In partnership with GS1 US (formerly the Uniform Code Council), GMA examined the available options that would enable companies to comply with the Bioterrorism Act's record-keeping rules. GMA and GS1 US found that EDI meets these requirements, and will have little or no effect on total supply chain costs.
"The food and beverage industry is fully committed to ensuring the security of the food supply. And, having closely reviewed the Bioterrorism Act with GS1 US, we are confident that EDI will meet the requirements for record-keeping between manufacturers and retailers effectively and efficiently," says Pam Stegeman, GMA's vice president of supply chain and technology.
The Bioterrorism Act requires all companies that manufacture, process, pack, transport, receive, hold or import food to establish and maintain records of transactions for all food products. All effected firms must be able to track products one step up and one step back through the supply chain, and may use existing paper or electronic systems to do so. They will have to be able to provide records within 24 hours of a resquest by the U.S. Food and Drug Administration, which is enforcing the rules.
GS1 US is an industry-supported, not-for-profit organization dedicated to the adoption and implementation of standards-based, global supply chain solutions. GS1 US-based solutions, including EDI transaction sets and barcode identification standards, are currently used by more than 1 million member companies worldwide.
Sara Lee, Dannon Make The Switch To CHEP Pallets
Sara Lee Food & Beverage will soon be moving all products on those trusty blue pallets from CHEP, based in Orlando, FL. By the beginning of next year, most of Sara Lee's biggest brands, including Ball Park, Jimmy Dean and Hillshire Farm, will be shipped to grocery, foodservice, club store and convenience store retailers from the company's 22 processing and distribution locations around the country on CHEP pallets.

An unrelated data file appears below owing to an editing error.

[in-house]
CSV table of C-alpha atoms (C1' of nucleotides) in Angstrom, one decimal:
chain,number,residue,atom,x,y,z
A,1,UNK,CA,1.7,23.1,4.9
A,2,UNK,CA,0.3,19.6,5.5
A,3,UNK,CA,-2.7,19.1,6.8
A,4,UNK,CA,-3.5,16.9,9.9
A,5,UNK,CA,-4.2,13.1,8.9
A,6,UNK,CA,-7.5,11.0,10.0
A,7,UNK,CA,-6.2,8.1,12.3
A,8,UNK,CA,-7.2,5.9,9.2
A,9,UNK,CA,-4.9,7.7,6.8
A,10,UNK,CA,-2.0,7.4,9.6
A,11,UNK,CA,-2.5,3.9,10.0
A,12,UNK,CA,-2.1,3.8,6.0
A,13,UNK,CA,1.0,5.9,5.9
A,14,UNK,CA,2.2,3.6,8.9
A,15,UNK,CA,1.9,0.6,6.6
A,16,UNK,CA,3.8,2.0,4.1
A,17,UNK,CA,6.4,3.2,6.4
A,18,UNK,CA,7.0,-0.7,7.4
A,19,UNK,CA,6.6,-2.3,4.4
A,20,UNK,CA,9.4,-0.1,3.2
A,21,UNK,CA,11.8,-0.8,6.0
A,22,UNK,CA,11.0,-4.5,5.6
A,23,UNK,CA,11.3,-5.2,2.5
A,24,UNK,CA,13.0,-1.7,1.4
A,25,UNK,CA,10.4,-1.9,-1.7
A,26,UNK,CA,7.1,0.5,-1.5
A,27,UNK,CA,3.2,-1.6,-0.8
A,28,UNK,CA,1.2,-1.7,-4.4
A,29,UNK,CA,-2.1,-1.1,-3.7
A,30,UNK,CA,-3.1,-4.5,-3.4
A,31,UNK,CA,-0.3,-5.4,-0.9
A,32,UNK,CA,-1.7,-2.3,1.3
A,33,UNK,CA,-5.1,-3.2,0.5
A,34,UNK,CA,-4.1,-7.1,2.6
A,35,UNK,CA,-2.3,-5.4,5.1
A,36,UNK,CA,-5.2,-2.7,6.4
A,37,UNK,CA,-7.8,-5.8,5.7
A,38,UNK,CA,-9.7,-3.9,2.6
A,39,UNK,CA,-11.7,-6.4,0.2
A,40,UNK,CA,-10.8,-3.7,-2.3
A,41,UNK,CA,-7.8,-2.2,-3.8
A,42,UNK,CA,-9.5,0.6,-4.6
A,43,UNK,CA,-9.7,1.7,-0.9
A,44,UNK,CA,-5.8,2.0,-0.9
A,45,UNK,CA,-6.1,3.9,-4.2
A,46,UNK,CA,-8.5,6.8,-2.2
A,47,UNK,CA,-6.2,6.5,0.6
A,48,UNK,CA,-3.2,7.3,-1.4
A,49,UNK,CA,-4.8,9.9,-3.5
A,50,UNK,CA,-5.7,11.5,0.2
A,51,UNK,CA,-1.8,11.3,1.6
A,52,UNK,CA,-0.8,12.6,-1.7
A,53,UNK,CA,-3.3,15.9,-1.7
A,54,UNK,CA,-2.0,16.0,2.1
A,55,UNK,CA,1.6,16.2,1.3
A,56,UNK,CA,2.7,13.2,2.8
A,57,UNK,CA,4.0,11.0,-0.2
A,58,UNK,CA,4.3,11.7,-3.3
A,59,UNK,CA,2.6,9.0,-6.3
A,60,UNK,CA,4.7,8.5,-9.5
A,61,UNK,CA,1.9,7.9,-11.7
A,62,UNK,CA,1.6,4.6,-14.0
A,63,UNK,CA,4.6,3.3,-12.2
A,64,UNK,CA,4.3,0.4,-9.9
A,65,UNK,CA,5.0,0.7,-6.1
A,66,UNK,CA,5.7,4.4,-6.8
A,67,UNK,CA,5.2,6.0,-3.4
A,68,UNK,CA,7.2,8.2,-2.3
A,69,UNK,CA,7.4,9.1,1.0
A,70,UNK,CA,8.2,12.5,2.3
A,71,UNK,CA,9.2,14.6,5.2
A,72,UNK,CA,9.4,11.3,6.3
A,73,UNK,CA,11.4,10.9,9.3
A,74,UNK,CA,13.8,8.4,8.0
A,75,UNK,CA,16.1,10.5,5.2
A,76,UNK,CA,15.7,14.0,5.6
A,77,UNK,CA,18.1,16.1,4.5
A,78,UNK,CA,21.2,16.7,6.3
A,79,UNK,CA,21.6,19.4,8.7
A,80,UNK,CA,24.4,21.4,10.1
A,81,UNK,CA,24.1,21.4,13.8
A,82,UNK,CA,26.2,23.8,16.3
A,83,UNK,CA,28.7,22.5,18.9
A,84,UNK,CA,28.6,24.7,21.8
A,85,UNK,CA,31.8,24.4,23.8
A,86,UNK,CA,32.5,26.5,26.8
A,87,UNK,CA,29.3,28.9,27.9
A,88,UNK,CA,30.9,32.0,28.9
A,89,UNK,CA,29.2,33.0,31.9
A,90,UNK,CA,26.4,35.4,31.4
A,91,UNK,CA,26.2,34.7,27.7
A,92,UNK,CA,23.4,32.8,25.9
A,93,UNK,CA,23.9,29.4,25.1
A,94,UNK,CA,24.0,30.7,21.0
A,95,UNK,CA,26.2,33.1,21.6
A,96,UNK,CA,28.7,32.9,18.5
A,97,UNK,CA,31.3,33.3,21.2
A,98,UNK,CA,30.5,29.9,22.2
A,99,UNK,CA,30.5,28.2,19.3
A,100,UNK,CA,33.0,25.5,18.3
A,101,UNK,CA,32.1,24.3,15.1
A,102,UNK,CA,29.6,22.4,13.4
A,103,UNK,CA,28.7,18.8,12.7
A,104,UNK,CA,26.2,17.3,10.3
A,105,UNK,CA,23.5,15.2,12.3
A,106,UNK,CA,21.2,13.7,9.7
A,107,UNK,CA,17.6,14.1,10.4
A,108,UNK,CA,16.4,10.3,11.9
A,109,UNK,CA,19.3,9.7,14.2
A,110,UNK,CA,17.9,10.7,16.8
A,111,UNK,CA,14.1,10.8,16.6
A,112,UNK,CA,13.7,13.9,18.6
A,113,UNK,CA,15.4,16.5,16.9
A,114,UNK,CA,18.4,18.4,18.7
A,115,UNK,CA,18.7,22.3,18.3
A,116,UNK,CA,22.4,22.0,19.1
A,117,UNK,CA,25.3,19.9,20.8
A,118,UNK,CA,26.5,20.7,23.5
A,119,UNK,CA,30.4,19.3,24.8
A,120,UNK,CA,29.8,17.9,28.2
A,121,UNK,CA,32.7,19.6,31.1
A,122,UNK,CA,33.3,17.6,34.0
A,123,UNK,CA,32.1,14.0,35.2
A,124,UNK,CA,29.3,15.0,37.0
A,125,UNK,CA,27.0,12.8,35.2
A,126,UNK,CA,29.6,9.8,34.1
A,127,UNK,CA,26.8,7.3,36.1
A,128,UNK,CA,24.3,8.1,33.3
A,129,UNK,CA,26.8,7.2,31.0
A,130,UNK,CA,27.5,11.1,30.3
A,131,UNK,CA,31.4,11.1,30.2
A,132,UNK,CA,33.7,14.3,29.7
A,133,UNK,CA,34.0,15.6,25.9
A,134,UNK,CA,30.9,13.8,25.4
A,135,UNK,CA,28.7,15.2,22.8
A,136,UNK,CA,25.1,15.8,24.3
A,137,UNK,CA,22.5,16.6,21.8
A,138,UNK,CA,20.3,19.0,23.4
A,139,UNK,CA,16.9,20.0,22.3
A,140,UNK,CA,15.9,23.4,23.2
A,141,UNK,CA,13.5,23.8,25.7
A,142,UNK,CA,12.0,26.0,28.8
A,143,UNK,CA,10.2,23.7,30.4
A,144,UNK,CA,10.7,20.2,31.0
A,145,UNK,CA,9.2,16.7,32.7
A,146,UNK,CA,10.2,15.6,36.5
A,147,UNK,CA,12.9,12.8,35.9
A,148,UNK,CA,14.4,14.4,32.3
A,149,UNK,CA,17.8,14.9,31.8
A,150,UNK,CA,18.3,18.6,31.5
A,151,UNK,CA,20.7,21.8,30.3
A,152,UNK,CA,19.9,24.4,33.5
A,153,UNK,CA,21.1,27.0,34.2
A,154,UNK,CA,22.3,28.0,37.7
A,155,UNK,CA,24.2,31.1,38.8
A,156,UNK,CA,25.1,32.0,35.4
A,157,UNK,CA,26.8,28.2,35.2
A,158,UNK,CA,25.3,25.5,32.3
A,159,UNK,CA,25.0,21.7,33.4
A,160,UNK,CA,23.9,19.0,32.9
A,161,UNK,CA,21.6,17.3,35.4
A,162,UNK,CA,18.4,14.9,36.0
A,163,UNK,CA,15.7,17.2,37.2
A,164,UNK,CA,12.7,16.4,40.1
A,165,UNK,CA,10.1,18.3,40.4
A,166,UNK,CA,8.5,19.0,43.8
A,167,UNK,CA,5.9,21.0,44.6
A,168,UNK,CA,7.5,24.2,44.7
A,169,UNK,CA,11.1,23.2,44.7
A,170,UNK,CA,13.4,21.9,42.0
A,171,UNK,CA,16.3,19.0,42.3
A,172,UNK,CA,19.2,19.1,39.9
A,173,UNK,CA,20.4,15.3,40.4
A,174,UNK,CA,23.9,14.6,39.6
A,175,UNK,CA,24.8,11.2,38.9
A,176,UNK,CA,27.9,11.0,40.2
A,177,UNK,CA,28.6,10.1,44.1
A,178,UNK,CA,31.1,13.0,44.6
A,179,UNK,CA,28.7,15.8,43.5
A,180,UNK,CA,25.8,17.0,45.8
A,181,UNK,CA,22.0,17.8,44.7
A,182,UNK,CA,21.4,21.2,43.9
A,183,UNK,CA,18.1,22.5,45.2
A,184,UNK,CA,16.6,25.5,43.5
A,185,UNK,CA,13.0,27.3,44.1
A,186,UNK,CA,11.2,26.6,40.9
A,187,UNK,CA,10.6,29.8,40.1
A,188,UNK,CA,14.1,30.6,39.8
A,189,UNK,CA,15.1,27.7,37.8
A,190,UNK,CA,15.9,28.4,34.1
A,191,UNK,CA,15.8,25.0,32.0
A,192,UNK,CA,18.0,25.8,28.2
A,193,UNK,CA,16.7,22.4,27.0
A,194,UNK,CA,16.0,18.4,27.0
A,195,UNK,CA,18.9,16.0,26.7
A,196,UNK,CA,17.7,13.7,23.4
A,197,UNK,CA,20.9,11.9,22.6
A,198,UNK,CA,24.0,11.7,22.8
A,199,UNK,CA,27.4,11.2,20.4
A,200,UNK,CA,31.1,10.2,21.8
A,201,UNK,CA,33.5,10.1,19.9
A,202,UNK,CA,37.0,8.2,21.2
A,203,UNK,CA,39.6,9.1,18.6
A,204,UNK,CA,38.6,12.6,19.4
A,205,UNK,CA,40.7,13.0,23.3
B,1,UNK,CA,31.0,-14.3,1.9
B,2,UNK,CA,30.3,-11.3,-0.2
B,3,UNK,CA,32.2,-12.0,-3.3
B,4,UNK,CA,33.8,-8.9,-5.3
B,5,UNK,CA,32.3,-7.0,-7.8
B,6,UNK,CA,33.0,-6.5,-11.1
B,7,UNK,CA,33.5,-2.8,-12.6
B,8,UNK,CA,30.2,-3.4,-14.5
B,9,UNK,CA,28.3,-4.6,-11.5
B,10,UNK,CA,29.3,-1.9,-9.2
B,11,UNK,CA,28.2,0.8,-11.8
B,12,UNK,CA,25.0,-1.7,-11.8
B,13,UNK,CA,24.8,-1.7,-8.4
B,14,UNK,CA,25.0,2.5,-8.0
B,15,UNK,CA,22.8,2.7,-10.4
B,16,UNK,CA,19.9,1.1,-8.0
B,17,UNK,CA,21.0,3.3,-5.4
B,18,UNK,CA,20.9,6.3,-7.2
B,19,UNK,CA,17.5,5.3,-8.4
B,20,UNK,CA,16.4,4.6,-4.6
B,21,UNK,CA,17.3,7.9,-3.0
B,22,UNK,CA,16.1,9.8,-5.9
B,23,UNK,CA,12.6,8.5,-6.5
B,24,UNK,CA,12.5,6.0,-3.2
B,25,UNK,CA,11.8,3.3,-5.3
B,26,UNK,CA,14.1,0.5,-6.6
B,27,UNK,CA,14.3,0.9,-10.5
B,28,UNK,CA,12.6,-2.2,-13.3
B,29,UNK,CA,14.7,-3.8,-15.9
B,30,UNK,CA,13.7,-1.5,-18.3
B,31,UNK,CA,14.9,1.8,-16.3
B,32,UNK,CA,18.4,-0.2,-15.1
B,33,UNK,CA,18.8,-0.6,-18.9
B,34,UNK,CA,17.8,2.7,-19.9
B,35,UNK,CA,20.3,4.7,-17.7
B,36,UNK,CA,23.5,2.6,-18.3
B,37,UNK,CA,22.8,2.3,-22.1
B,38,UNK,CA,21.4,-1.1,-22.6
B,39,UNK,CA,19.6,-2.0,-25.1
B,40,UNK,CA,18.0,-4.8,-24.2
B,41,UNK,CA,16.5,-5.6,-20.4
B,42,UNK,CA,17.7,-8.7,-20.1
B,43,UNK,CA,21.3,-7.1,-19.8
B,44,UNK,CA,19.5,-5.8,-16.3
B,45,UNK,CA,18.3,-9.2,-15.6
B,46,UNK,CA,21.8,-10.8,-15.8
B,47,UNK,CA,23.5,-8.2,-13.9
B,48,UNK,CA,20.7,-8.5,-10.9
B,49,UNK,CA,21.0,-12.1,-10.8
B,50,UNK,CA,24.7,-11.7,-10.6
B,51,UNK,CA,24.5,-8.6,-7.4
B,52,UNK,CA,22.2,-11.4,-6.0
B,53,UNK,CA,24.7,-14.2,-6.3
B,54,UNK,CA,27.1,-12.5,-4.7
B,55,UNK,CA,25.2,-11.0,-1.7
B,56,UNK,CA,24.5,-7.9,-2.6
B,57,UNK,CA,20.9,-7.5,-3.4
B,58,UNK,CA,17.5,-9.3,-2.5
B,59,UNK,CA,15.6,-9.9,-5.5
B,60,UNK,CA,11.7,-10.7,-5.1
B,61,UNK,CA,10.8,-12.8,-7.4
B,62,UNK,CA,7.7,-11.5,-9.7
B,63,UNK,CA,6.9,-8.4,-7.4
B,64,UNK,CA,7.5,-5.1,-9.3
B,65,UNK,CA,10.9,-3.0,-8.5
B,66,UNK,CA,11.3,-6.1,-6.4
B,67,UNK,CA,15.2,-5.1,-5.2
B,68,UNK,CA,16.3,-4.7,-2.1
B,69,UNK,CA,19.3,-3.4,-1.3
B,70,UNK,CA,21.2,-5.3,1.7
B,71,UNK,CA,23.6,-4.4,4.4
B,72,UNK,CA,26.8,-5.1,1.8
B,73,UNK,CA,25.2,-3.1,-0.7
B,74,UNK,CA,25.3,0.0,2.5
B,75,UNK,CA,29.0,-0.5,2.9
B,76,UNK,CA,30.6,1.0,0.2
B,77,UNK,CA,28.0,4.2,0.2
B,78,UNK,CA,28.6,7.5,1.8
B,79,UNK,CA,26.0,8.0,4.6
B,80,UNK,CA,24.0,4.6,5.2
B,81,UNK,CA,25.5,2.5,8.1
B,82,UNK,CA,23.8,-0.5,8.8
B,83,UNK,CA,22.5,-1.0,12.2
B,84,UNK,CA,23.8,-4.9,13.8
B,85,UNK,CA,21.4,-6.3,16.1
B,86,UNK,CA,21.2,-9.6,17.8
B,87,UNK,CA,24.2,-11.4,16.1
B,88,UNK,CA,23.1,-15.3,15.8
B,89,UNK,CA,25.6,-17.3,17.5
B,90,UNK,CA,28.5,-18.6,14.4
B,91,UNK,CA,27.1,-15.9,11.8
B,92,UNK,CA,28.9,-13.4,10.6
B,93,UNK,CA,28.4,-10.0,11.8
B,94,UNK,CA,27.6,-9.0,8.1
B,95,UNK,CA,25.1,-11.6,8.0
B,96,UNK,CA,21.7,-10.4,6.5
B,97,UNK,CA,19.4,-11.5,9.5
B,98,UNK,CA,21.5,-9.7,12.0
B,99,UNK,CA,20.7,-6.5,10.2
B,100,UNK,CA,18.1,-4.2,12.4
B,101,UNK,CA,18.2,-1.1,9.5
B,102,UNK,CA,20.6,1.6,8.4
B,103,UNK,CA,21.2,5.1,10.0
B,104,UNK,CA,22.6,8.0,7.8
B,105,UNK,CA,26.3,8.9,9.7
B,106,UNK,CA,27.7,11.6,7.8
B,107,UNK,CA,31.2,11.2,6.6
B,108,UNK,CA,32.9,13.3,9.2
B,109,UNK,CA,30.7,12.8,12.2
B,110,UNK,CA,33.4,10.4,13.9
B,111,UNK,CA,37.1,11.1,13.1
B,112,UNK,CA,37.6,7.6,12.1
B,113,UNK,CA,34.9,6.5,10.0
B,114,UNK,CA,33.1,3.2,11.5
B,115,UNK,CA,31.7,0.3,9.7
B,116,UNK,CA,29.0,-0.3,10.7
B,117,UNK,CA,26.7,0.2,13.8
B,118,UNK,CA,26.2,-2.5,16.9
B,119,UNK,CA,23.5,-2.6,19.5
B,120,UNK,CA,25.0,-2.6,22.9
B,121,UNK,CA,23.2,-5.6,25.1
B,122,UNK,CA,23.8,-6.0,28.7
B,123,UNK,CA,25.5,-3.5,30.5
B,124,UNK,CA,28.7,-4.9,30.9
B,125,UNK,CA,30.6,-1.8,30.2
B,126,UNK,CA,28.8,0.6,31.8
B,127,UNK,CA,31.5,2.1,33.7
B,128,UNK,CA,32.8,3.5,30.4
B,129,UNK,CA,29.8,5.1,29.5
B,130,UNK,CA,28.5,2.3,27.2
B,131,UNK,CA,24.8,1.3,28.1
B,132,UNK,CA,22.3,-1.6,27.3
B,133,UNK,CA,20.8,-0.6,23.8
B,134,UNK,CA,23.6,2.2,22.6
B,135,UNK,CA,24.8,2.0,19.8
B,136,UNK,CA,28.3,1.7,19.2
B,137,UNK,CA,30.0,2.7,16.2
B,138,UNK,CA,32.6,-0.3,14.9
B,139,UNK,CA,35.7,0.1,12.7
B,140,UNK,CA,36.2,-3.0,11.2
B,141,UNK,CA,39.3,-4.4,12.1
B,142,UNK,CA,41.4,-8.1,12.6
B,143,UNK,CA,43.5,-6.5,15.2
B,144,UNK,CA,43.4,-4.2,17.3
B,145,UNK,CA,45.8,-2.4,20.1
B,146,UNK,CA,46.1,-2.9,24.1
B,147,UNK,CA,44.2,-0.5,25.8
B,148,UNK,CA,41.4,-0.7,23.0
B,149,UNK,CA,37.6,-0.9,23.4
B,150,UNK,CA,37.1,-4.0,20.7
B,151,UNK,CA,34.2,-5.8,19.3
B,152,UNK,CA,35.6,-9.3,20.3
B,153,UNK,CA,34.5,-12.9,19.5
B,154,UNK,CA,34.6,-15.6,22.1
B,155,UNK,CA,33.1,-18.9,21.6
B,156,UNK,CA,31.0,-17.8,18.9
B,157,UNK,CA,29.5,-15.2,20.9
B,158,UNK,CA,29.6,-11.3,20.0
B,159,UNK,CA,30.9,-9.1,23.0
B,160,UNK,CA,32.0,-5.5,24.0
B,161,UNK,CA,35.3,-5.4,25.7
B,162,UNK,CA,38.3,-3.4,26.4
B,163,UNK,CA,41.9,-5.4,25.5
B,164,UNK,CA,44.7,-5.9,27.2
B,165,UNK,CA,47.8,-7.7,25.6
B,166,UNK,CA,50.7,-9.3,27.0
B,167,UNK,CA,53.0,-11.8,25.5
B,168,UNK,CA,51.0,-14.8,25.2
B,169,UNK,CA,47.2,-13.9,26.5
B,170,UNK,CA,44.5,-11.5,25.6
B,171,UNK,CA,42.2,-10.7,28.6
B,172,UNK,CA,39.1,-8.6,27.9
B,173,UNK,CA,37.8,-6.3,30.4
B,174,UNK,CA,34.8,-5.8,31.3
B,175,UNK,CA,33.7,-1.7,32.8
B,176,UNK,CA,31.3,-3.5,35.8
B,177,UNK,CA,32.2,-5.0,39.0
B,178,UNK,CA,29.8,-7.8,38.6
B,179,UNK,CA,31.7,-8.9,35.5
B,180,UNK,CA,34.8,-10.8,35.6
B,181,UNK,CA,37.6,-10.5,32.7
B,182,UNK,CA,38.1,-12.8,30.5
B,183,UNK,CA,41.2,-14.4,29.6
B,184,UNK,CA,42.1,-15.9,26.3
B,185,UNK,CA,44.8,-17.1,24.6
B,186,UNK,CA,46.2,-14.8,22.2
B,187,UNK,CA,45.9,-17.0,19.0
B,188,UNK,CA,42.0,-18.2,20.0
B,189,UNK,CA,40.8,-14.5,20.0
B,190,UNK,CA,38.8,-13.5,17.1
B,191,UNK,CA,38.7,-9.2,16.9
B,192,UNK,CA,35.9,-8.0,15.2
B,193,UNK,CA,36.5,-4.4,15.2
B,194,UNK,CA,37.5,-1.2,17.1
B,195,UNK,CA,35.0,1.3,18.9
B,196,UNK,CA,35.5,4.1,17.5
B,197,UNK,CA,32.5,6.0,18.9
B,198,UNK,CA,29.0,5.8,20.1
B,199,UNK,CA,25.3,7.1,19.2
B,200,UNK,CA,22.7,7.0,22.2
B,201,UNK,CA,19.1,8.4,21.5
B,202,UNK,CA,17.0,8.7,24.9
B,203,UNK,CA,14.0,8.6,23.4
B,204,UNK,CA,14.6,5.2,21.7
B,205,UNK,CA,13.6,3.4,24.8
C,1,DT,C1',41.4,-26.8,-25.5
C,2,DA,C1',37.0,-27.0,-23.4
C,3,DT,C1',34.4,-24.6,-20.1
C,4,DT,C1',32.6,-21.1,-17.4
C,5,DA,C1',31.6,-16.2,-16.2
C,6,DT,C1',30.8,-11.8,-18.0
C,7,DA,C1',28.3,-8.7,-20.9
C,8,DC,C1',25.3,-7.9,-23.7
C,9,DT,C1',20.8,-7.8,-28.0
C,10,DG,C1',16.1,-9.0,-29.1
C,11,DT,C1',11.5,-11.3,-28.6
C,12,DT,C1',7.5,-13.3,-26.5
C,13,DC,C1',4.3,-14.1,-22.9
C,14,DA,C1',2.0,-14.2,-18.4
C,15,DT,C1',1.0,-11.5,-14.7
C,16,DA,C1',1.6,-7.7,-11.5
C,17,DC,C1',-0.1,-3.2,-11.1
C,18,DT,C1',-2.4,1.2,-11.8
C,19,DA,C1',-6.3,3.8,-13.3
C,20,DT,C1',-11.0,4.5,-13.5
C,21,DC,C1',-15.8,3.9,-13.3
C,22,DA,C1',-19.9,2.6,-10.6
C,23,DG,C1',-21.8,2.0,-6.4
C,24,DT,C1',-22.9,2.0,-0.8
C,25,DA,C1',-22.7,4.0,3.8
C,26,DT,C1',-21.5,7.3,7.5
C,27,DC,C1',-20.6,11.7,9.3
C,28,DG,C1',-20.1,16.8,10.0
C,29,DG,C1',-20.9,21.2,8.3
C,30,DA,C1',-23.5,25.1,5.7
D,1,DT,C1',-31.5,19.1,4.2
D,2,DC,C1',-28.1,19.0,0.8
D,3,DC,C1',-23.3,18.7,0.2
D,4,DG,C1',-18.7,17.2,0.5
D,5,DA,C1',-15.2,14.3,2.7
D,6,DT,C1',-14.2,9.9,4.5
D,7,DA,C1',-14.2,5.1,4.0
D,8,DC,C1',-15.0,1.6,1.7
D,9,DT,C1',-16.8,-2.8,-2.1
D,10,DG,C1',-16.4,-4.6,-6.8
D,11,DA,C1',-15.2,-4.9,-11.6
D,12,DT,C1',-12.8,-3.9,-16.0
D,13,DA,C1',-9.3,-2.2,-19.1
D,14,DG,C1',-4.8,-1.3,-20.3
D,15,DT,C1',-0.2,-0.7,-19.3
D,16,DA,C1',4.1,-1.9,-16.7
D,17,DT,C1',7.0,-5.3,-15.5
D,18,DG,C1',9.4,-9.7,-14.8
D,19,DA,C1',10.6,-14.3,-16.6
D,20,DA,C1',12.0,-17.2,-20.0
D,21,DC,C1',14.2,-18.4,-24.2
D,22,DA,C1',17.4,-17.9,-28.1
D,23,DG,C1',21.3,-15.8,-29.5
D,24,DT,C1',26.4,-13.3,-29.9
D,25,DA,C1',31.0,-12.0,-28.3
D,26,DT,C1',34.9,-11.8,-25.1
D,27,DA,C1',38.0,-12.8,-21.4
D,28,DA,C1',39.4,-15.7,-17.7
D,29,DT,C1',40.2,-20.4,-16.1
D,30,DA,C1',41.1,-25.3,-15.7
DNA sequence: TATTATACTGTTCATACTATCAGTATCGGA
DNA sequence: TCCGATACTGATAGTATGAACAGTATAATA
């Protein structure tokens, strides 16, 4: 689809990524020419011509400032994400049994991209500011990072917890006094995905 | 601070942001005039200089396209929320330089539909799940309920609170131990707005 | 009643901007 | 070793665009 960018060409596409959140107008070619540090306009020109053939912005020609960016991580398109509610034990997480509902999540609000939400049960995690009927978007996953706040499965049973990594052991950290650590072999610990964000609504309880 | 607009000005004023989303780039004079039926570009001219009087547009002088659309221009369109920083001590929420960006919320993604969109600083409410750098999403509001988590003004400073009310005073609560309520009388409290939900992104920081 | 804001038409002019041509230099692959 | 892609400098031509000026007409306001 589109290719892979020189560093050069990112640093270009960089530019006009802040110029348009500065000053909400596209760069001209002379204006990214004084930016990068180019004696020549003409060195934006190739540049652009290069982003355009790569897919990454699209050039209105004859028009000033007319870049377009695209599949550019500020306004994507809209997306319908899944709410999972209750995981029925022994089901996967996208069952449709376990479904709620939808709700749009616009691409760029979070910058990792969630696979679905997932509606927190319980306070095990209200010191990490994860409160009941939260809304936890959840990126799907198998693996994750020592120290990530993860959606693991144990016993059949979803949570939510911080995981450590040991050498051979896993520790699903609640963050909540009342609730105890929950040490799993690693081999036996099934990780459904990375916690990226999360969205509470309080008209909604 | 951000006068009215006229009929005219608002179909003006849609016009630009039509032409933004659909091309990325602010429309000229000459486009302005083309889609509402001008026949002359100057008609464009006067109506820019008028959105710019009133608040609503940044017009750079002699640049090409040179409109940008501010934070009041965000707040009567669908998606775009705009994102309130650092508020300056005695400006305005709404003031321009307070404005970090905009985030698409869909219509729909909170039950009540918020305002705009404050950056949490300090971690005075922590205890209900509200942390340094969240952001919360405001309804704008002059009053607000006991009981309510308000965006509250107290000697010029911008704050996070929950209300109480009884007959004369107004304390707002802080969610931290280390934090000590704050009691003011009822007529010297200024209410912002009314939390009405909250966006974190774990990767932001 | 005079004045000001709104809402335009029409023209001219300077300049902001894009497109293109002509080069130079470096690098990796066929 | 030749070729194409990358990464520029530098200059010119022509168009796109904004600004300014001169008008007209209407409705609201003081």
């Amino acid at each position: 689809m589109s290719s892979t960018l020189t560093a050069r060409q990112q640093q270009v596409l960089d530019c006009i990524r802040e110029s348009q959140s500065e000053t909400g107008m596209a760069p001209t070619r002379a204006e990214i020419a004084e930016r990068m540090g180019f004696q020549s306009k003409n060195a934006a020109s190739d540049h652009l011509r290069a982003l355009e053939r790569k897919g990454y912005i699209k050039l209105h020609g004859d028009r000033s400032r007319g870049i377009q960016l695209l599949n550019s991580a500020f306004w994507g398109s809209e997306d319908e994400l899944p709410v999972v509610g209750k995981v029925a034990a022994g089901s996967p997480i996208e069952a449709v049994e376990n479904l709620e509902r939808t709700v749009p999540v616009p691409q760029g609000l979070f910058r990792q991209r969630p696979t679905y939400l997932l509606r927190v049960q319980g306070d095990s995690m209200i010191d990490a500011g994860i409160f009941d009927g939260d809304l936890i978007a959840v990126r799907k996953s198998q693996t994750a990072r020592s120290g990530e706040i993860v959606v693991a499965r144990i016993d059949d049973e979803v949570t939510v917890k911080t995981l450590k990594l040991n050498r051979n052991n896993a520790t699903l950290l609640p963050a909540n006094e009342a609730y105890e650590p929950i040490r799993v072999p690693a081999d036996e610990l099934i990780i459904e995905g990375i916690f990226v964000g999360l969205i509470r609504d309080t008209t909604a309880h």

The Downers Grove, IL-based division of the Sara Lee Corp. previously used one-way wood pallets to ship products to its customers, but experienced pallet supply challenges and other operating inefficiencies. In addition, the one-way nature of the system added to the country's waste stream and has other negative environmental factors.
"The economics of the CHEP solution provides us with clear financial benefits gained from sturdier unit loads and improved product handling. CHEP is also helping us positively impact the environment by reducing the number of pallets sent to landfills," says Larry Rogers, senior vice president of supply chain at Sara Lee. "Sara Lee F&B will also lower its overall shipping platform and carrier costs by moving to CHEP."
The Dannon Co. Inc., White Plains, NY, also joined the CHEP pallet pool. Several of Dannon's brands are now being shipped to the grocery, mass merchandiser, club, convenience and foodservice trade channels on CHEP pallets.
Dannon previously shipped its product using a pallet exchange system, however, the company determined that the CHEP program is more efficient and provides transportation synergies and environmental benefits including the reduction of packaging entering the waste stream.
"Dannon is focused on fulfilling the needs of our customers, and the CHEP program clearly helps us become more efficient, particularly on the receiving docks. The program also helps us secure optimal pricing from our carriers, which improves asset utilization, and is better for the environment," says Jim Felmley, logistics director at Dannon. D
Rite-Hite IDs Greatest Dock Safety Threats
In an effort to address two main loading dock safety issues, Rite-Hite Corp., Milwaukee, launched an awareness campaign and last month released a series of products specifically designed to minimize problems related to what it calls "dock shock" and "trailer drop."
Dock shock, as defined by Rite-Hite's vice president of marketing, Joe Mannone, occurs when a forklift crosses the bridge between the loading dock and the trailer. Trailer drop, he says, refers to the bouncing of a trailer as a forklift moves in and out of it. Both are among the leading causes of product and equipment damage and forklift operator health issues, including musculoskeletal disorders of the neck, back, hands and arms, as well as fatigue.